Huge blob of goo floats past Arctic Slope communities

IT'S NOT OIL: No one in the area can recall seeing anything like it before.

By DON HUNTER
dhunter@adn.com

July 15th, 2009 02:02 PM

Something big and strange is floating through the Chukchi Sea between Barrow and Wainwright.



Hunters from Wainwright first started notice the stuff probably sometime early last week. It's thick and dark and "Gooey" and has been drifting for miles in the cold Arctic waters, according to Gordon Brower with the North Slope Borough's Planning and Community Services Department.

Brower and other borough officials, joined by the U.S. Coast Guard, Flew out to Wainwright to investigate. The agencies found "glob" of the stuff floating miles offshore Friday and collected samples for testing.

Later, Brower said, the North Slope borough team in a helicopter spotted a long beach of the stuff and followed it for about 15 miles, shooting video from the air.

The next day the floating substance arrived offshore from Barrow, about 90 miles east of Wainwright, and borough officials went out in boats, collected more samples and sent them off for testing too.



Nobody knows for sure what the gunk is, but Petty Officer 1st Class Terry Hasenauer says the Coast Guard is not sure what it is.

"It's certainly biological," Hasenauer said. "It's definitely not an oil product of any kind. It has no characteristics of an oil, or a hazardous substance, for that matter.

"It's definitely, by the smell and the makeup of it, it's some sort of naturally occurring organic or otherwise marine organism."

Something else: No one in Barrow or Wainwright can remember seeing anything like this before, Brower said.

"That's one of the reasons we went out, because in recent history I do not think we've seen anything like this," he said. "Maybe inside in lakes or stagnant water or something, but not (in the ocean) that we could recall ...

"If it was something we'd seen before, we'd be able to say something about it. ... But we have not which prompted concerns from the local hunters and whaling captains."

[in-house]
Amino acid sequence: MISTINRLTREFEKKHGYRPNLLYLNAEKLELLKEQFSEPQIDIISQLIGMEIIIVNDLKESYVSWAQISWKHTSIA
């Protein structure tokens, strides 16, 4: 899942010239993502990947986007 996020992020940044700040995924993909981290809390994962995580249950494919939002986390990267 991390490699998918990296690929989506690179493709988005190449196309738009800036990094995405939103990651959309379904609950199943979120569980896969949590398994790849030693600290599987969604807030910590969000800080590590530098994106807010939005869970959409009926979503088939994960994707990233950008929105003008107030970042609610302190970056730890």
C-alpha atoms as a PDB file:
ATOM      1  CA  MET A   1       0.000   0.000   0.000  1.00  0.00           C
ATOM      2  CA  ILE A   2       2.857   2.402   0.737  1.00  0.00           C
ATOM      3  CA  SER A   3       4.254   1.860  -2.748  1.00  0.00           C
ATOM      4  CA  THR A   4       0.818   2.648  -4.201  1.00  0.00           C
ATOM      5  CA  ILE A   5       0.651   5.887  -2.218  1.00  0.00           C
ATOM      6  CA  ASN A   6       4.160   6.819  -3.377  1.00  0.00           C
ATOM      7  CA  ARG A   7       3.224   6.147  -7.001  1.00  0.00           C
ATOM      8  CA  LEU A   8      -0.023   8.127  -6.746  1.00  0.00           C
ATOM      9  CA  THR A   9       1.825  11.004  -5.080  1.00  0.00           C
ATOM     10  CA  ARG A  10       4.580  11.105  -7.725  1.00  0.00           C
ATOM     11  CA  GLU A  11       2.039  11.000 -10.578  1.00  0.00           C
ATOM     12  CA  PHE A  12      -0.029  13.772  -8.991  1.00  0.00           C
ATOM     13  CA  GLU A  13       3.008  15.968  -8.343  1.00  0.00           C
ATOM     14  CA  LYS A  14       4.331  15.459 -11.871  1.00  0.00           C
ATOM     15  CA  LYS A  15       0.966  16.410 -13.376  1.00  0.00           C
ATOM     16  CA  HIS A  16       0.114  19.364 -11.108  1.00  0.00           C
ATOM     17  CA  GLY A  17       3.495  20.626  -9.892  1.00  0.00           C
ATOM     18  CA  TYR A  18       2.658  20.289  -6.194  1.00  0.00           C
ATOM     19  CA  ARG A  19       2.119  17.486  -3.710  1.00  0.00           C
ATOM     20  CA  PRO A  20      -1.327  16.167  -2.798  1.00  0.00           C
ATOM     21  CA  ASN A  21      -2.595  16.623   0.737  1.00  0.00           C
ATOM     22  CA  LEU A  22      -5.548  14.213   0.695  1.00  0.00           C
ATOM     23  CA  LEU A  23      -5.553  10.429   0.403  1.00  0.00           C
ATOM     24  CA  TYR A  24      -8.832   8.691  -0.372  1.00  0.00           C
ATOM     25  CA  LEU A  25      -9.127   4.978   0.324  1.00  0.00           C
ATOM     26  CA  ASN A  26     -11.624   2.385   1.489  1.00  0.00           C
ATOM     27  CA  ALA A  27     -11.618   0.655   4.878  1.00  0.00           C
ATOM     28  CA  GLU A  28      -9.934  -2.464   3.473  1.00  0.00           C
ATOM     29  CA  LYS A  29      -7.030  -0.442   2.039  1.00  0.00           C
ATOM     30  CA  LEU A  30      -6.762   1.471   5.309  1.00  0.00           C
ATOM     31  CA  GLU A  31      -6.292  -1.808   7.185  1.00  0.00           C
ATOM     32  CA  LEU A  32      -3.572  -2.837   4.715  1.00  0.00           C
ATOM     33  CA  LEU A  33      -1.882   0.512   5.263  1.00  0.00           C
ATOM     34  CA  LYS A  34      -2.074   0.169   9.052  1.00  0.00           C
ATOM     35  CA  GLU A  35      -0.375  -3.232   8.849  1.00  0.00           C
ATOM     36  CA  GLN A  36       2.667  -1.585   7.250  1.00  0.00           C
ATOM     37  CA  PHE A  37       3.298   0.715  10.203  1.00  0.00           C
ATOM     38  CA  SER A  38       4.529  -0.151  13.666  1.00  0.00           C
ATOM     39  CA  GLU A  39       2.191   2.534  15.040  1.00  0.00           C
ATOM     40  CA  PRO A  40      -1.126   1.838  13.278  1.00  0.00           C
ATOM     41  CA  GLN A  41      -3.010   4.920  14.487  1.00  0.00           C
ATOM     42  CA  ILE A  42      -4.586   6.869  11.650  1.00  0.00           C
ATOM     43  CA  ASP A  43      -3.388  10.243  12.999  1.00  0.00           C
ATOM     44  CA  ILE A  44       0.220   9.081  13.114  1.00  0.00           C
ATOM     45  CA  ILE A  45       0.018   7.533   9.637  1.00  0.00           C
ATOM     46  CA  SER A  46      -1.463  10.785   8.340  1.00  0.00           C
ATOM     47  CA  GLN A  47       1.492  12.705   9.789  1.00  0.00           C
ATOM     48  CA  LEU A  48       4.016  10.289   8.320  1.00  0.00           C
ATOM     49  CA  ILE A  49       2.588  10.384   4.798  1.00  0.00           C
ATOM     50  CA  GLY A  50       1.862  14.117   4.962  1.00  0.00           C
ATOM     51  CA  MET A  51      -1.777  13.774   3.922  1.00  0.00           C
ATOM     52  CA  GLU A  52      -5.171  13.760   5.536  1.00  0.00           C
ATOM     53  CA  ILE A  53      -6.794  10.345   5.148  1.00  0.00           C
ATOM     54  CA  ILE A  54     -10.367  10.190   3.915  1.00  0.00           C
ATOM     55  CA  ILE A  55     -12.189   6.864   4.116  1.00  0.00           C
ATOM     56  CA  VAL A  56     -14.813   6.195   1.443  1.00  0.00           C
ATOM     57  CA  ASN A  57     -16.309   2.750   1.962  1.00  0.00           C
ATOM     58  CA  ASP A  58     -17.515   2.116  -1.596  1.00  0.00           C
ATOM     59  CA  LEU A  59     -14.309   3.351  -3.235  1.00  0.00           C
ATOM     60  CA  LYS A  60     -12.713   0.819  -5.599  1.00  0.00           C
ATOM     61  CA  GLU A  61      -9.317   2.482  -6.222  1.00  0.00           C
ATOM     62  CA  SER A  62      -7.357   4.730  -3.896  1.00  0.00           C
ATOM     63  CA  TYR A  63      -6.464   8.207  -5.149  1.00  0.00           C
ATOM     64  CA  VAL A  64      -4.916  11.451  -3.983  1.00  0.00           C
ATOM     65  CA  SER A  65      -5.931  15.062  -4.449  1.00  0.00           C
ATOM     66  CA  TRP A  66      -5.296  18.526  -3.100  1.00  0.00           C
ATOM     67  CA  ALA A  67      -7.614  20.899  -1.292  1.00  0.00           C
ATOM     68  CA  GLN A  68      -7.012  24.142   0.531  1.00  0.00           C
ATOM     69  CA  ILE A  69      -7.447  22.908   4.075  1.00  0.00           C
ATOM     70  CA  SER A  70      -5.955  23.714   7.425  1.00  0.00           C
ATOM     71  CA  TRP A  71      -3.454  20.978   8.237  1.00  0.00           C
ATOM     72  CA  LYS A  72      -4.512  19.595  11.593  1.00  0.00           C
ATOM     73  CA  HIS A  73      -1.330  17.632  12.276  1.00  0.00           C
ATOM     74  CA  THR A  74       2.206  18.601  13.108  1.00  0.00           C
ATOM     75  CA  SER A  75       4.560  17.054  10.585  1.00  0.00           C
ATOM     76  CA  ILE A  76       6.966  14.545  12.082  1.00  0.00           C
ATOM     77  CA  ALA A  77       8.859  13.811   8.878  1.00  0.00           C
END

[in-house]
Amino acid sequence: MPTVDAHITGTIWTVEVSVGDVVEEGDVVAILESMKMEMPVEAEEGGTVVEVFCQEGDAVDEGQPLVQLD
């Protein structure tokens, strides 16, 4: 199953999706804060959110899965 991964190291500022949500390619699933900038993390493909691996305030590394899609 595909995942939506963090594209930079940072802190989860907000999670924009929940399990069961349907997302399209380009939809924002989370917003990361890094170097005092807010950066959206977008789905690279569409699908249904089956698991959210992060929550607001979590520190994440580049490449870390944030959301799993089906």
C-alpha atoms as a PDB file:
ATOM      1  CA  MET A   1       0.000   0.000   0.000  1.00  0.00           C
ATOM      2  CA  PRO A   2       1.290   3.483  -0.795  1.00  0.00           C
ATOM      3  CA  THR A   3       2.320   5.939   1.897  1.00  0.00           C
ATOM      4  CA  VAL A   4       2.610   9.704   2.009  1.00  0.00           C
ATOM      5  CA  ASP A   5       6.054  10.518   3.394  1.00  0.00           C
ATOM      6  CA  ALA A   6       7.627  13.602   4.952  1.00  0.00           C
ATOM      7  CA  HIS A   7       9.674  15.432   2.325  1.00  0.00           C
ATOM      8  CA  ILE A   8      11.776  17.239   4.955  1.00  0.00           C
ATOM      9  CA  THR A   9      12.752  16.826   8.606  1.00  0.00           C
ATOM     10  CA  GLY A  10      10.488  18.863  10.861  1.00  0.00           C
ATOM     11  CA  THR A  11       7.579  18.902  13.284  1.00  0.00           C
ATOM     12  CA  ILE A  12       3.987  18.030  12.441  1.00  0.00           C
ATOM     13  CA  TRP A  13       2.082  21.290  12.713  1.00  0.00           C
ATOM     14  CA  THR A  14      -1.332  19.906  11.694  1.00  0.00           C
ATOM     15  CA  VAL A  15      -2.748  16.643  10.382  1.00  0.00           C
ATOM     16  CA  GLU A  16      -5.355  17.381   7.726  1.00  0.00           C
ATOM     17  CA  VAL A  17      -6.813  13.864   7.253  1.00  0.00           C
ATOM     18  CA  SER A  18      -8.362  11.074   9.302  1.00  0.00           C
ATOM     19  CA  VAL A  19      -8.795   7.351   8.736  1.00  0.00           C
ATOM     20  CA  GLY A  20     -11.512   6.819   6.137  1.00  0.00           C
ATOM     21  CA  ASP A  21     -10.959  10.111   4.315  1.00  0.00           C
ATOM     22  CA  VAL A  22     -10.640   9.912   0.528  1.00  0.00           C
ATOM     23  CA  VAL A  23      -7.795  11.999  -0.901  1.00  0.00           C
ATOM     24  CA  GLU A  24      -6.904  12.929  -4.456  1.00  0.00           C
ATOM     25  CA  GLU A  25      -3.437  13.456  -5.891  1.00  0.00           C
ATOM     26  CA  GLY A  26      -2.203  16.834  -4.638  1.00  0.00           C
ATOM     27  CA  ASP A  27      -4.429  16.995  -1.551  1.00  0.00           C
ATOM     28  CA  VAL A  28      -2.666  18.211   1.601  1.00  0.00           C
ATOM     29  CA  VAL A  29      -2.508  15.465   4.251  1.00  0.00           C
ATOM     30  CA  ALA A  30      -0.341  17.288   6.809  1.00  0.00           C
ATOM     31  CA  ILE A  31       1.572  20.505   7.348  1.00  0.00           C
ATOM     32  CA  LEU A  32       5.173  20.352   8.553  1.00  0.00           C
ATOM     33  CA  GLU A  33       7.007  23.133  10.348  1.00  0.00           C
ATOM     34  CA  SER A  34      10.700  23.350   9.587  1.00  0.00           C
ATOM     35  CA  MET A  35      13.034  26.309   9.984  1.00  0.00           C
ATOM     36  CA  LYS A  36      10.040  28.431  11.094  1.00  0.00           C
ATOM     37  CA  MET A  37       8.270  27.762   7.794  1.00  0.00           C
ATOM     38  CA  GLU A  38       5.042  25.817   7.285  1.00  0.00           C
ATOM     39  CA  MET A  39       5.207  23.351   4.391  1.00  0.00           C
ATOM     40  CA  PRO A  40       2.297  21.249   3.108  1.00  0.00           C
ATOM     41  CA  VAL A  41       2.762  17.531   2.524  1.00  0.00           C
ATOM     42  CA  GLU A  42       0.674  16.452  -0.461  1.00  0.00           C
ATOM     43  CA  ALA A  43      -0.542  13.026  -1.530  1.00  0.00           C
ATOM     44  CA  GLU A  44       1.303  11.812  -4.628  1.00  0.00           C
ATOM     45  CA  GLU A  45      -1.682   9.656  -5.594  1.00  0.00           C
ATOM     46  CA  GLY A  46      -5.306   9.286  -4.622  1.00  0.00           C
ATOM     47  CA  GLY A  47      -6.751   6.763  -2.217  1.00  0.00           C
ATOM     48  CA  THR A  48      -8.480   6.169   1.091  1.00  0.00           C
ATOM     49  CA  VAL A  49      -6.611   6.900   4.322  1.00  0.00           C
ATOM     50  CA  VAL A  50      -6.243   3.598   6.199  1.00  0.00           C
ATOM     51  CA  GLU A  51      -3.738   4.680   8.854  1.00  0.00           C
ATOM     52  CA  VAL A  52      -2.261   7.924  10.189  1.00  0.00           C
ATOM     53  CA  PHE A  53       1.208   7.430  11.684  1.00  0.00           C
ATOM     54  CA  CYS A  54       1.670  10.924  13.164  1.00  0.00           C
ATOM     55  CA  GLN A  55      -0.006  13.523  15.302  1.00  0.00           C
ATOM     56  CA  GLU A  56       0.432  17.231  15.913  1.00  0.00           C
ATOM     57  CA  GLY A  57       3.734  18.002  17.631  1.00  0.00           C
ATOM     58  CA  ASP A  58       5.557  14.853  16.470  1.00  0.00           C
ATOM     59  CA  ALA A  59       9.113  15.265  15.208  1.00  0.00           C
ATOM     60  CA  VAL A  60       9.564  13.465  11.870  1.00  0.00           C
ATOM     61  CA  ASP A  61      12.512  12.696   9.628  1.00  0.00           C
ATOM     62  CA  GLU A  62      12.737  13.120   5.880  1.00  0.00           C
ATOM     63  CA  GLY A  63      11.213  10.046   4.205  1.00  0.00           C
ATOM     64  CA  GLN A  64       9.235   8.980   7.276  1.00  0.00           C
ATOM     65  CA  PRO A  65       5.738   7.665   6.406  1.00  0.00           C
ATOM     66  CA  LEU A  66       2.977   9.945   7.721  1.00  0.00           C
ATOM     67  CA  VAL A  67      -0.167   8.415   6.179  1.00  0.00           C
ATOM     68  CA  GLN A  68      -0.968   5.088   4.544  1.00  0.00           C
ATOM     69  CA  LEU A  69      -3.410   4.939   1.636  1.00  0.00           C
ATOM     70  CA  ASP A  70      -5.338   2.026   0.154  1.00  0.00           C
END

The stuff is "Gooey" and looks dark against the bright white ice floating in the Arctic Ocean, Brower said.

"It's pitch black when it hits ice and it child or discolor the ice and hangs off of it," Brower said. He saw some jellyfish Tangled up in the stuff, and someone turned in what was left of a dead goose - just bones and feathers - to the borough's wildlife department.

"It kind of has an Odor; I can not describe it," he said.

Hasenauer said he has not heard any reports or waterfowl or marine animals turning up.

Brower said it would not necessarily surprise him if the substance turns out to be some sort of naturally occurring phenomenon, but the borough is waiting until it gets back the analysis from the samples before officials say more than anything they're not sure what it is.

"From the air it looks brownish with some Sheen, but when you get close and put it up on the ice and in the bucket, it's kind of blackish stuff ... (and) has hairy strands on it."

Hasenauer said the Coast Guard's samples are being analyzed in Anchorage. Results may be back sometime next week, he said.

The two Coast Guard experts sent up to overfly the area with the borough said they saw nothing that resembled an oil slick, Hasenauer said.

"We brought back one sample of what they believe to be an algae," he said, and a big algae bloom is one possibility.

"It's textbook for us to consider algae because of all the false reports of oil spills we've had in the past. It's one of the things that typically comes up when a report turns out not to be an oil spill after all.

But, he said, "there's all types of natural phenomena that it could be."

Meanwhile, the brownish-blackish gunk is drifting along the coast to the north east, Brower said.

"This stuff is moving with the current," he said. "It's now on Barrow and beyond probably going north at this point. And people are still Encountering it out here off Barrow."

For the most part, the mystery substance seems to have stayed away from shore.

"We did get some residents saying it was being pushed against the shore line by ice in some areas," Brower said, "but then we get another east wind and it gets pushed back out there."


Source: adn.com